We recently had the pleasure of speaking with Kelli Jernigan, a teacher at the International School of Bremen in Germany. Her school has been implementing the IPC since 2003 and she has been there for a year and a half. She was keen to share with us the journey they have been on to embed Personal Learning Goals from the IPC into the school. Here’s what she had to say!
We are located in Bremen in northern Germany, not too far from Hamburg. Our school offers education from early learning through to grade 12. We use the IPC and IMYC and our students then go onto the IB. We currently have around 350 students.
Bremen is a really internationally orientated community, partly through big companies choosing it as a Headquarters location. The school was founded in 1998 to support the needs of this international community and because of this we have many children from lots of different countries. We offer specialist language instructions and all our students learn German, although this is differentiated to the native German class and taught at a 2nd language level. We also offer after school clubs for a variety of other languages.
We were doing the Personal Learning Goals (PLGs) at school but then two teachers went on IPC training and brought back all these new ideas for how they wanted to change them. They got the staff together and did an ideas roundtable, which led to the idea of a mascot – we have one for early learning called Ali and one for primary called Astro.
They took things from the community to make the mascot, Bremen is known as a space city, hence Astro being an astronaut. He is a focal figure in every room. He aids the children through the journey of discovering the PLGs. It works really well, the kids love it. A teacher designed the basic outline, then the children got involved in colouring. When we start the year, they get involved in where it’s positioned in the class.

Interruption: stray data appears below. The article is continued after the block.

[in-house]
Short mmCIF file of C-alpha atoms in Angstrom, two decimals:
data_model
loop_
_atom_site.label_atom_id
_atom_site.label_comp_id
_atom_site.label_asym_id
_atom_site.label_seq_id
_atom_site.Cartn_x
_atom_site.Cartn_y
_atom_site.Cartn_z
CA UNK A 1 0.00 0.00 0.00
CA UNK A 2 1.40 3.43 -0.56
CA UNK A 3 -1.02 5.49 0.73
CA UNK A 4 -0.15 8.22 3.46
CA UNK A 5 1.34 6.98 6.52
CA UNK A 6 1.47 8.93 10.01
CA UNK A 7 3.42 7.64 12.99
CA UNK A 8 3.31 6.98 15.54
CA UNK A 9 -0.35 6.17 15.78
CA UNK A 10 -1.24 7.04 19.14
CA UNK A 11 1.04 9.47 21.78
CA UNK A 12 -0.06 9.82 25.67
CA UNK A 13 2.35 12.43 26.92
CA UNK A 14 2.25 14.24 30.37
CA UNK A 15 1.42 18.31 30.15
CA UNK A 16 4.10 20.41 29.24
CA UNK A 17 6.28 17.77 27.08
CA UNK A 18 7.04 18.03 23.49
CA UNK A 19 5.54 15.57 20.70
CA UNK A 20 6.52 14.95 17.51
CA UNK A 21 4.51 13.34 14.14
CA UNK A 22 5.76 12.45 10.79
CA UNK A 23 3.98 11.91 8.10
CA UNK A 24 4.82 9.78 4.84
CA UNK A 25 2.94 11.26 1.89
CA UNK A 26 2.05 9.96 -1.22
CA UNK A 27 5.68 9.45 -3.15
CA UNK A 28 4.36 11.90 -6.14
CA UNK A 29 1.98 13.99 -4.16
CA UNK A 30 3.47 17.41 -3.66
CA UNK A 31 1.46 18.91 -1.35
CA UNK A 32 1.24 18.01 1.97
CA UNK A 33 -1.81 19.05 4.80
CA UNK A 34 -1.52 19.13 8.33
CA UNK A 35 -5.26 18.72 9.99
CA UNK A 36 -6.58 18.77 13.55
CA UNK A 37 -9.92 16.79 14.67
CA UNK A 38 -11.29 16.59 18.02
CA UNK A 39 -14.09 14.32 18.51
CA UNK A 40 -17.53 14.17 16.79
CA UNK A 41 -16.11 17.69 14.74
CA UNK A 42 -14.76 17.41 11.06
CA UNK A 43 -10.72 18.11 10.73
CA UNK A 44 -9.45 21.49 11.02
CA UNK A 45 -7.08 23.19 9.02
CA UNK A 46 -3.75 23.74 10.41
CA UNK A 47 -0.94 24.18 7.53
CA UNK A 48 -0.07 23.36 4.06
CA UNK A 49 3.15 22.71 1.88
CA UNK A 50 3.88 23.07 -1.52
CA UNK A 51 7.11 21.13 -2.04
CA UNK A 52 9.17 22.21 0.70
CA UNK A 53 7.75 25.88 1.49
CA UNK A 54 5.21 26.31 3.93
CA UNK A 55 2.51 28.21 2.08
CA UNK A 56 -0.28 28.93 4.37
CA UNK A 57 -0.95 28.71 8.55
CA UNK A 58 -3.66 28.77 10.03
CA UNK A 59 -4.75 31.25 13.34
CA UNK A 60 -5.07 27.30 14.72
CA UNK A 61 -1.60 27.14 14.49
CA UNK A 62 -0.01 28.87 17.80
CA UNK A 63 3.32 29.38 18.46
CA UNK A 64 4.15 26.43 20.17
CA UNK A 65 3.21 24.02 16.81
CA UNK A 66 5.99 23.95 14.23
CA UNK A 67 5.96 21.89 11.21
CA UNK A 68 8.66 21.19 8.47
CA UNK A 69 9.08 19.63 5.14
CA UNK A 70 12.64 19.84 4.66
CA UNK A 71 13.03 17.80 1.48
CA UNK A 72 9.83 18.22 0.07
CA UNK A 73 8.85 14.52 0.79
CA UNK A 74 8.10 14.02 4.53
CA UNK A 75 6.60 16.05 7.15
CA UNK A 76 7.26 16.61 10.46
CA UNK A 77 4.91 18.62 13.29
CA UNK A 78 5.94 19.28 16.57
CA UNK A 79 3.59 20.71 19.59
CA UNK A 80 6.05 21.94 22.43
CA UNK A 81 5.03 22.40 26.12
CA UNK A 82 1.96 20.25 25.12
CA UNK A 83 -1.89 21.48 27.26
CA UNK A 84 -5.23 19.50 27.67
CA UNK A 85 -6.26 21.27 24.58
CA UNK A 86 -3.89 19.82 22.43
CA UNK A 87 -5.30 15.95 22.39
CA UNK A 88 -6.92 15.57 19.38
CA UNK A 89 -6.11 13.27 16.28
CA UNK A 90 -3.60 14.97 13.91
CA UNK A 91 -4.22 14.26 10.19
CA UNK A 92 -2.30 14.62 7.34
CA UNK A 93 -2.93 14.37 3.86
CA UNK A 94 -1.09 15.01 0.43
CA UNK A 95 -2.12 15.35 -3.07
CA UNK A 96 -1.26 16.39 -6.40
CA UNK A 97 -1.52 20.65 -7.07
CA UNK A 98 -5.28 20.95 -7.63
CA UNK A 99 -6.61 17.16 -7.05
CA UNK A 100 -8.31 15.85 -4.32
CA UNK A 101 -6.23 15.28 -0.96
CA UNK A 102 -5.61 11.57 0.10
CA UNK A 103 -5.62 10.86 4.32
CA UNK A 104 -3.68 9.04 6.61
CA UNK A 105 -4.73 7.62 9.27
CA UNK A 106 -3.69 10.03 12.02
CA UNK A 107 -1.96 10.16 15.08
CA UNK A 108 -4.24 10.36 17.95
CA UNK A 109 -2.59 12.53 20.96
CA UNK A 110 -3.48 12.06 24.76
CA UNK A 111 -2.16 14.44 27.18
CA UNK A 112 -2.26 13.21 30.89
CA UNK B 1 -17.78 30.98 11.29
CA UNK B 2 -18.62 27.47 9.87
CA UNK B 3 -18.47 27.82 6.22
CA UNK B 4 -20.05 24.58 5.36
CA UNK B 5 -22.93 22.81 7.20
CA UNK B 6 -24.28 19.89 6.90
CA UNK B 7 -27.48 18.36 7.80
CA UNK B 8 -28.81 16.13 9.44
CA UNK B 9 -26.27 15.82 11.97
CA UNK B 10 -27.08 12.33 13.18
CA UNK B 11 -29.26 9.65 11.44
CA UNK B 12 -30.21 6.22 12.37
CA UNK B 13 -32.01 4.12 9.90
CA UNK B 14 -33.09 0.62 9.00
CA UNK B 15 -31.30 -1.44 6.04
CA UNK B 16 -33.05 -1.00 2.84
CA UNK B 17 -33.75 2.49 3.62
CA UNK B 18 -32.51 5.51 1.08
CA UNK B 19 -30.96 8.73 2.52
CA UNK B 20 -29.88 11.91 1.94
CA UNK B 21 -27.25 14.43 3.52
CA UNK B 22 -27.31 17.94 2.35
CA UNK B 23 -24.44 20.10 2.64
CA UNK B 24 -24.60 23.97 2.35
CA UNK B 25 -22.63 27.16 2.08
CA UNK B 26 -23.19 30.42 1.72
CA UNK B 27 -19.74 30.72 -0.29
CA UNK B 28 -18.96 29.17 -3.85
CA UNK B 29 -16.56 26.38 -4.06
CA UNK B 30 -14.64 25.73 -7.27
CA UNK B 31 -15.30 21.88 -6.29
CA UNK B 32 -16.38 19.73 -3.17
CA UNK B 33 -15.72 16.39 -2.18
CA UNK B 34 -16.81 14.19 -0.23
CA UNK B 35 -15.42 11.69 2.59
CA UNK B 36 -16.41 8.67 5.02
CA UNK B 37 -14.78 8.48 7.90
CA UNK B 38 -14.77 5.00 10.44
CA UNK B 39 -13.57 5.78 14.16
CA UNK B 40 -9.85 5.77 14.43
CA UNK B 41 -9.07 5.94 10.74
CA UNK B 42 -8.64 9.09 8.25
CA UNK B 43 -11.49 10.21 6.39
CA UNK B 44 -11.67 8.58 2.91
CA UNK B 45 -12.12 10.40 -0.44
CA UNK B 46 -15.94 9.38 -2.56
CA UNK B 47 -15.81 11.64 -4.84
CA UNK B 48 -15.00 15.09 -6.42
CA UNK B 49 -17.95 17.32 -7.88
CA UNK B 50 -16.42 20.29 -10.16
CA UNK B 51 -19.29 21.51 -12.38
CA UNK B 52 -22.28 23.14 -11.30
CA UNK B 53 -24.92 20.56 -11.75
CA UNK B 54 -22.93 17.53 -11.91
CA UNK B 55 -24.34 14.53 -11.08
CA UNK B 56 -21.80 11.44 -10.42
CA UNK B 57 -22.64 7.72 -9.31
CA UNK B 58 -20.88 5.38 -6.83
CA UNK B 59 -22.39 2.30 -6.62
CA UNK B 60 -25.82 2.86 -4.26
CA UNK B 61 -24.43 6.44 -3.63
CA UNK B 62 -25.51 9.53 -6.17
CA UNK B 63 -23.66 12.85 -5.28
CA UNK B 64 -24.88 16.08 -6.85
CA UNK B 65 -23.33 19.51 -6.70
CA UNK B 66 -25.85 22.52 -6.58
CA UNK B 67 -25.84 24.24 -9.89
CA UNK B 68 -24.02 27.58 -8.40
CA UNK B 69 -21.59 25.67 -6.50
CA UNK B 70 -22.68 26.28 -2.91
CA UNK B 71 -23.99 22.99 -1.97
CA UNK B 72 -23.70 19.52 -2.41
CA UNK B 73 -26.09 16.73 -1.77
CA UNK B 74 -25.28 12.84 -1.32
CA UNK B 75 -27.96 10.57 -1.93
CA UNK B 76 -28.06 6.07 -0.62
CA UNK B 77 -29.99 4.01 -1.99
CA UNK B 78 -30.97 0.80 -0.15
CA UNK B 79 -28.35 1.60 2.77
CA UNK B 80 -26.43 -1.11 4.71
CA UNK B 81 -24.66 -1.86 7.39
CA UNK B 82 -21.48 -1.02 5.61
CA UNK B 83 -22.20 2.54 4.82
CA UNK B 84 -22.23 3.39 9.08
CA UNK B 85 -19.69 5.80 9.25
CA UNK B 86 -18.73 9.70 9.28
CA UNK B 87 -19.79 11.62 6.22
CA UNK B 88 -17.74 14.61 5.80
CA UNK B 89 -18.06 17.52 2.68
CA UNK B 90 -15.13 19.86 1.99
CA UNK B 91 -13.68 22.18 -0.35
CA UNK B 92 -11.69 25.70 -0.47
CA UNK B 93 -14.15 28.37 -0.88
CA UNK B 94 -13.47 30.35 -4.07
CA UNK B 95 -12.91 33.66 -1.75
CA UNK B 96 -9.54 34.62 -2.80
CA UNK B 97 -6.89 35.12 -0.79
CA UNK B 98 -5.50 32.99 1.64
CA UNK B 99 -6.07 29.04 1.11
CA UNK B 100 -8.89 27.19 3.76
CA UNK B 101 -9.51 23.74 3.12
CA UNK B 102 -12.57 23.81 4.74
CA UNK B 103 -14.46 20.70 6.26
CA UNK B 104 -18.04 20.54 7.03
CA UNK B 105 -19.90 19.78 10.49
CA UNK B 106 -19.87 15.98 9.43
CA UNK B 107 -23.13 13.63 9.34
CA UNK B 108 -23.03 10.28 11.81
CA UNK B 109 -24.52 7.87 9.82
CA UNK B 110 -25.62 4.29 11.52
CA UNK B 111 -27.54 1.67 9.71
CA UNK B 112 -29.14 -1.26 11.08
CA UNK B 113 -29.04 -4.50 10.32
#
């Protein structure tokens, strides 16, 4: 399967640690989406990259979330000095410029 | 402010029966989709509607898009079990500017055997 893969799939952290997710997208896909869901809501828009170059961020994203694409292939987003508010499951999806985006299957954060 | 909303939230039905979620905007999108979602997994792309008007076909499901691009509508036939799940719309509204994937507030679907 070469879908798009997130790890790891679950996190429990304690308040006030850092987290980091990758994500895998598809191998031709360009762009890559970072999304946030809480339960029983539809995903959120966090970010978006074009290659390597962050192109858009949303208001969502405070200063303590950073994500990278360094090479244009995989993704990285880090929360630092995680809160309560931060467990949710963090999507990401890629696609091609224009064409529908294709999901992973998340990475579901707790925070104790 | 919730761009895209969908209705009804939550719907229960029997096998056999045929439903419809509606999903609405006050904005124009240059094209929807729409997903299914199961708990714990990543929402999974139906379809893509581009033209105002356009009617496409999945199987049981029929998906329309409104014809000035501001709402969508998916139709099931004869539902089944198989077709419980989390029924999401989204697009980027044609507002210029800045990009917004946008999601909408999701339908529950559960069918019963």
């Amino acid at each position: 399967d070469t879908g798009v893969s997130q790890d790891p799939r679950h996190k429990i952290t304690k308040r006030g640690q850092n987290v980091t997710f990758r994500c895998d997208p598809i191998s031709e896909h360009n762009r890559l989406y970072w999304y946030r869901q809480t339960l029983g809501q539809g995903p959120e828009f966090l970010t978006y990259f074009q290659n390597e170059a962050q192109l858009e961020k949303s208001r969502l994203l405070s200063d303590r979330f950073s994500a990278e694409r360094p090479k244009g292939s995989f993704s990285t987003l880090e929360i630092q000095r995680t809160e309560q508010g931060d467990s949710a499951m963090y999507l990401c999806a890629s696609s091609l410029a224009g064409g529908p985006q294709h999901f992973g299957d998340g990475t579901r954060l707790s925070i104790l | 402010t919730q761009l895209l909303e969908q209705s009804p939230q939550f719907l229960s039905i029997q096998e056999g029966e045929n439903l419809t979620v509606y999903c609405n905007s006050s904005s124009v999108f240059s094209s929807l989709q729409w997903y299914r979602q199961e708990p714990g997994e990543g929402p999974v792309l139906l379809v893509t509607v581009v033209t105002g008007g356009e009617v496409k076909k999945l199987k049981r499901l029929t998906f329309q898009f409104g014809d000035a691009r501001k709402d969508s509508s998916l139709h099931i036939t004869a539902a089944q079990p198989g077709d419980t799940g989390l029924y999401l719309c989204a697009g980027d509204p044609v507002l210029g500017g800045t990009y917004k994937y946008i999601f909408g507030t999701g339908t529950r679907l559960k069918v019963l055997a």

In the last year and a half since I’ve been there the journey has continued. We now do a Personal Learning Goals certificate every month and this is celebrated in an assembly. Two students get recognised for the effort they are putting into PLGs and these students get a special mention in a newsletter.
In my classroom I display the Personal Learning Goals with an image for each one and a character that students can relate to. For example, we’ve linked Harry Potter to morality. When I see children displaying a particular PLG, they write their name on the relevant one and when everyone’s name is on it, we have a treat.
Also in every room, we have a PLG post-box. Students can write names of other students that have displayed a particular goal. Then on a regular basis, teachers will go through and celebrate those students and their learning.
Every grade is responsible for a PLG, last year my class had cooperation – we rolled this out in assembly. We did a play and wrote a script about cooperation. All of the grades assemblies have been so interesting, there has been music, dancing and theatre. They’re all really creative and have allowed the students to think deeply about each one of the goals. It’s all very student driven which really helps them enjoy their learning.
Parents are involved and this is really important to us – we have sent a Personal Learning Goal letter to all parents to make sure everyone understands why we focus on it. Because it is such a big part of everything we do here, it’s important they know about it. We also refer to it during parents’ evenings, and the PLGs poster is available to see in all classes.
We explain this in a letter to the parents, part of which is below -
“The goals are integral to the ethos of the IPC and a tool for assessing the way in which the children are learning. Astro is intended to aid the children through the journey of discovering the Personal Learning Goals.”
In summary, PLGs are part of everything we do and we look for it constantly in students. The whole school community are used to using the vocabulary and we use it as staff when chatting to each other.
I think the PLGs are transformative in the classroom because they help students make the right choices and guide them on their learning journey.